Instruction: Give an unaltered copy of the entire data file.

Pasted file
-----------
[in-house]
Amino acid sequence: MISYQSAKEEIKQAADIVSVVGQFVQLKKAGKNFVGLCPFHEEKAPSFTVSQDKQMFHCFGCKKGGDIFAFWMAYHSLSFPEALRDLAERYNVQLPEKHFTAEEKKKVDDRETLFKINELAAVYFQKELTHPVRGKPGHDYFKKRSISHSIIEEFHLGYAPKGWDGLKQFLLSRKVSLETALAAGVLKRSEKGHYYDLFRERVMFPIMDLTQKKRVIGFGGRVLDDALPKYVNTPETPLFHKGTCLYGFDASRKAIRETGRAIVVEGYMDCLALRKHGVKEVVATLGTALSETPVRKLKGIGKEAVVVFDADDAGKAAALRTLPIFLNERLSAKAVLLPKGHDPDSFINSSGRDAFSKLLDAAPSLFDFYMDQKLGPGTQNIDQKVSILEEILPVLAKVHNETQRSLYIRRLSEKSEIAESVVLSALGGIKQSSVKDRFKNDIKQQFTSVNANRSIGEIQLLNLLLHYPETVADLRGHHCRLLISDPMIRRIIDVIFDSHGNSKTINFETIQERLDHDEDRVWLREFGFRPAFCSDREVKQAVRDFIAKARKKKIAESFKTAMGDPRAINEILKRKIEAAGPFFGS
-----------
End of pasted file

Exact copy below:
[in-house]
Amino acid sequence: MISYQSAKEEIKQAADIVSVVGQFVQLKKAGKNFVGLCPFHEEKAPSFTVSQDKQMFHCFGCKKGGDIFAFWMAYHSLSFPEALRDLAERYNVQLPEKHFTAEEKKKVDDRETLFKINELAAVYFQKELTHPVRGKPGHDYFKKRSISHSIIEEFHLGYAPKGWDGLKQFLLSRKVSLETALAAGVLKRSEKGHYYDLFRERVMFPIMDLTQKKRVIGFGGRVLDDALPKYVNTPETPLFHKGTCLYGFDASRKAIRETGRAIVVEGYMDCLALRKHGVKEVVATLGTALSETPVRKLKGIGKEAVVVFDADDAGKAAALRTLPIFLNERLSAKAVLLPKGHDPDSFINSSGRDAFSKLLDAAPSLFDFYMDQKLGPGTQNIDQKVSILEEILPVLAKVHNETQRSLYIRRLSEKSEIAESVVLSALGGIKQSSVKDRFKNDIKQQFTSVNANRSIGEIQLLNLLLHYPETVADLRGHHCRLLISDPMIRRIIDVIFDSHGNSKTINFETIQERLDHDEDRVWLREFGFRPAFCSDREVKQAVRDFIAKARKKKIAESFKTAMGDPRAINEILKRKIEAAGPFFGS